What this means to Ghana’s democracy
The trio, Alistair Nelson, Godwin Ako Gunn and Salifu Maase alias ‘Mugabe’ were sentenced to four months in prison by the Supreme Court following contempt proceedings against them.
The contempt proceedings came after the three allegedly made threats against the lives of Supreme Court judges who sat on the Abu Ramadan and Gary Nimako versus the Electoral Commission case.
A petition book was subsequently opened by pro-government group Research and Advocacy Platform (RAP) to collect signatures of Ghanaians to implore the President to exercise his prerogative of mercy powers to free the three contemnors.
After spending 27 days in jail, the three can now heave a sigh of relief as the president has given them remission.
The President's action based on the advice of the Council of State has attracted various comments from different people within the socio - political stratum of this country.
Most analysts have looked at the issue from its moral, legal and ethical perspectives, drawing its implications for constitutionalism and democracy.
There is no denying the fact that the issue was not exhausted enough within the processes of law to warrant anybody pleading with the President to use his constitutional and executive powers to get the three persons convicted by the supreme court to be released. I tend to agree with other analysts who argue that the three Montie offenders had every right to appeal the judgment up to the point of review.
So the question is: Why the need for the petition to have them released in the first place? The constitution enjoins the President to be fair and unbiased in the exercise of his discretionary use of those powers conferred on him by the constitution. But the very fact that the Montie three made those utterances with the intent of favouring the ruling NDC makes the leniency of the President biased.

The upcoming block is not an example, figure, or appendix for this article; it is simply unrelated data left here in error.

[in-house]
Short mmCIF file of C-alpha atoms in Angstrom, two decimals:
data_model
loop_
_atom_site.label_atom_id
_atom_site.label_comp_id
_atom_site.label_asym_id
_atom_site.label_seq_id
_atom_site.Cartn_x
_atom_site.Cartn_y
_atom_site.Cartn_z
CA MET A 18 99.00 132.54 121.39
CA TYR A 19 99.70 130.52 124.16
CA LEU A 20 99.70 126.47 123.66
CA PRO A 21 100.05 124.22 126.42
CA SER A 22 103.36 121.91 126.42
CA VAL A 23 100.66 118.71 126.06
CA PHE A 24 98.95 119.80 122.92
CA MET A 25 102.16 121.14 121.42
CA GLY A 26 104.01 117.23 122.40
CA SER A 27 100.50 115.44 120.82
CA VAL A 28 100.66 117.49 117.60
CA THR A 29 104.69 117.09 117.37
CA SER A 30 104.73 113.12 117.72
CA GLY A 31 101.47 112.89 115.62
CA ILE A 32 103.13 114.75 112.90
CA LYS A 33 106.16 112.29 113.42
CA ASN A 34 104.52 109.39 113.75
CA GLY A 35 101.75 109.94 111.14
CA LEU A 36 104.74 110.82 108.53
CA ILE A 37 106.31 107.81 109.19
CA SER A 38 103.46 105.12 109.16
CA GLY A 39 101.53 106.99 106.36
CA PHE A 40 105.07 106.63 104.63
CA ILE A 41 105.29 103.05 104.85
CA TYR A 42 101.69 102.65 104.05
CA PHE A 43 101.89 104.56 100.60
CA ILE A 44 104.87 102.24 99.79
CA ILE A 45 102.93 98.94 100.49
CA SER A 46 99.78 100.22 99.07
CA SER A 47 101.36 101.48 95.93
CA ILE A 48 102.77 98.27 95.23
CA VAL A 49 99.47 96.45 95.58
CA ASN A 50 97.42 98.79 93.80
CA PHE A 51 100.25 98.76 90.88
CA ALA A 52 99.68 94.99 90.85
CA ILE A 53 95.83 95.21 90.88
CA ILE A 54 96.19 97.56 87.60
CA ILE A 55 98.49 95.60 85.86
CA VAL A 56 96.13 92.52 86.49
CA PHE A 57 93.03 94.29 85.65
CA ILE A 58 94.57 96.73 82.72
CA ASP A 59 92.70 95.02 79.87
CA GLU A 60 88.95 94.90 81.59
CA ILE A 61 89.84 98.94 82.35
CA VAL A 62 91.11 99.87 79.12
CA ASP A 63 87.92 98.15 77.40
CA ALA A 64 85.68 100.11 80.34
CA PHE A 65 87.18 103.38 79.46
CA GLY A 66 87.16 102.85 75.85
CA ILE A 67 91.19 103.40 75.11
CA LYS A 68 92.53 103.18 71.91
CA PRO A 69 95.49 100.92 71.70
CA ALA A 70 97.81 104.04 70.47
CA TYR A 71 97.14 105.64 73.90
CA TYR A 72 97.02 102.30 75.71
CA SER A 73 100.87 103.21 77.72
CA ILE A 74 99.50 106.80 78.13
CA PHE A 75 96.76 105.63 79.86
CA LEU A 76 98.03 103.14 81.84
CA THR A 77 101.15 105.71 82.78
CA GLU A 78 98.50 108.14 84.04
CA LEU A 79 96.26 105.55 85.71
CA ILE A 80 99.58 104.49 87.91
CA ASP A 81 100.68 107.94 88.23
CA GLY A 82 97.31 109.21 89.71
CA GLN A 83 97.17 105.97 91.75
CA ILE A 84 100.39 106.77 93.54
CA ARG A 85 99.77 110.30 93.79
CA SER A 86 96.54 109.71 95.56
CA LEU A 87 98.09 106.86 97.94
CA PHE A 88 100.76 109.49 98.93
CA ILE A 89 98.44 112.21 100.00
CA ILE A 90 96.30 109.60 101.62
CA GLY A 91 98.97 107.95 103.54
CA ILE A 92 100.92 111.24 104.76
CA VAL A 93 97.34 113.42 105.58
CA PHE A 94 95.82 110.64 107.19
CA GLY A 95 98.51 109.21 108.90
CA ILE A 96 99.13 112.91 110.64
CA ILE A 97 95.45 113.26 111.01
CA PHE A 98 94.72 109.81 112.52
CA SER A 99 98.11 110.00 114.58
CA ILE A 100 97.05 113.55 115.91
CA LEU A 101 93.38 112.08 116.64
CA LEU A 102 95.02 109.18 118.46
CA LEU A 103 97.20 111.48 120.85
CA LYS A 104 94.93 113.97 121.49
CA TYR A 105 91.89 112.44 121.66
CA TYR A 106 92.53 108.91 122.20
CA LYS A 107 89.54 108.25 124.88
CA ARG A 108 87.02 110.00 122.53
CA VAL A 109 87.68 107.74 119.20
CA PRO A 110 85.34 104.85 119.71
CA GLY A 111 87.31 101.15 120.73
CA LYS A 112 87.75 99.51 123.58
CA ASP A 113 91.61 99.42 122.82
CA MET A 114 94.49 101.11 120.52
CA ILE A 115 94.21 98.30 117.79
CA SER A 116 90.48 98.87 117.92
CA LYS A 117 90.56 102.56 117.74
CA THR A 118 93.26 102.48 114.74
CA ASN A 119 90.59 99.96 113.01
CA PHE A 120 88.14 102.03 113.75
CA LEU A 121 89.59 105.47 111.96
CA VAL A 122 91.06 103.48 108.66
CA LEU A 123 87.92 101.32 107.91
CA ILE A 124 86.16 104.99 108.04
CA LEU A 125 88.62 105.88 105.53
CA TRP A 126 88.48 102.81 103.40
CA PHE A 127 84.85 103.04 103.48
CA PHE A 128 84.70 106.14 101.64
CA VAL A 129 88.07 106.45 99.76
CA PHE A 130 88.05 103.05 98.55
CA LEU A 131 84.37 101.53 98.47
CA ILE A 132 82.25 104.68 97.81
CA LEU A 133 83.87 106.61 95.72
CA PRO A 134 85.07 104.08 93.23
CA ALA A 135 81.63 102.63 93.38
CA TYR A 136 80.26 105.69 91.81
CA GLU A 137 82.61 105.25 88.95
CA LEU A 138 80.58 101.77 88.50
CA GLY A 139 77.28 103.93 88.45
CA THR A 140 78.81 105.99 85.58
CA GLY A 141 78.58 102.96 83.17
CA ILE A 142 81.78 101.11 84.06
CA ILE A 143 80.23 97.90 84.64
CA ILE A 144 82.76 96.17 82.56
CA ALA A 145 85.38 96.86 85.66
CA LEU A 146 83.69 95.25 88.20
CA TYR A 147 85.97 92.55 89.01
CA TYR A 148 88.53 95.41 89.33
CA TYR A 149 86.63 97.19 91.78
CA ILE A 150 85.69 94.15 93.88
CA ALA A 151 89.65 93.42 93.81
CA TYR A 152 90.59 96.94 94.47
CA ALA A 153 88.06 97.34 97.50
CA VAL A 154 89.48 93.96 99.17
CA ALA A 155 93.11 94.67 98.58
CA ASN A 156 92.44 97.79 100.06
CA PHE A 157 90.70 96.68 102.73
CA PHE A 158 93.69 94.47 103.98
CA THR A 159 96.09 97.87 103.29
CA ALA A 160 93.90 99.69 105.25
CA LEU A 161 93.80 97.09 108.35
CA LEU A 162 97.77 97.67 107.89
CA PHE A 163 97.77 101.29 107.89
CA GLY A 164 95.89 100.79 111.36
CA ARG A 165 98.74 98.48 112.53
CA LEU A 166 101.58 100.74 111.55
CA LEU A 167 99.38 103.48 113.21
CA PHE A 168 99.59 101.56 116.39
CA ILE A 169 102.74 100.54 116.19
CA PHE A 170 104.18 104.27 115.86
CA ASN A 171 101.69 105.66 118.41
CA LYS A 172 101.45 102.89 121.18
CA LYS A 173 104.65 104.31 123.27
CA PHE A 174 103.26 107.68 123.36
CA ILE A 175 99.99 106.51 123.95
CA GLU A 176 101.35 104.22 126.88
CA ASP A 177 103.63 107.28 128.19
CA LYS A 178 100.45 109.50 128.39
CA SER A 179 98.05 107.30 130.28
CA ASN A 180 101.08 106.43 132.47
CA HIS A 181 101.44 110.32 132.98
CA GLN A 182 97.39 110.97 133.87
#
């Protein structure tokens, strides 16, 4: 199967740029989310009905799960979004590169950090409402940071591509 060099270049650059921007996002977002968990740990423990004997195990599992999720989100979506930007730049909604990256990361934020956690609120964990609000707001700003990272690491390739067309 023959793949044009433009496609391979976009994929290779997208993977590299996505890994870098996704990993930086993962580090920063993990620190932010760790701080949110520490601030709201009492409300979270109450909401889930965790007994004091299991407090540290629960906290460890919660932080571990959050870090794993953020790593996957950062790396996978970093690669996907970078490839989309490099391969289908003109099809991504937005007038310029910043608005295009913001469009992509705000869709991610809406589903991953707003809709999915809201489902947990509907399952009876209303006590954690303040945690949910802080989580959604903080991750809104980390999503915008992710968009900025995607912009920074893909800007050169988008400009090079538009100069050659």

Of course, the Montie three spoke for a dominant party and when the consequences came; they were redeemed even though they were proven guilty.
Will the Council of State have advised the President to release the three if they had come from or were sympathetic to some other political party? I wonder.
Implications for Democracy
Morally it sounds right for the President to show mercy but at what cost to constitutionalism and eventually democracy?
It is said “prison is not a pleasant place to live in”, so the clemency exhibited by the president could be justifiable.
But I firmly believe that the action to remit the sentence of the Montie three is an unflattering precedence set to get society agitating for clemency for similar offenders in future.
There are approximately 2,000 prisoners in Nsawam Prison who have been on remand for years concerning offences in which they may not even have been involved. The president might as well release all those prisoners in an attempt to prove his moral right to show mercy.
Now with the president’s latest action, I fear that we might be forced to have our executive and judicial arms at war around this crucial election time when they are supposed to function as one body.
Already, many have argued that the president’s decision to free the Montie three has undermined the authority of the judiciary.
And definitely, threatening to kill an individual or rape him or her, as the Montie three did to the judges should never be taken lightly, as it has supposedly been done.
I believe that due to this remittance, many might jump the gun and churn out disrespectful language under the pretext of free speech.
Looking at how things have unfolded, does it mean Ghana’s democracy will now automatically allow for freedom of expression at the expense of other's rights to life? We need to watch this space!
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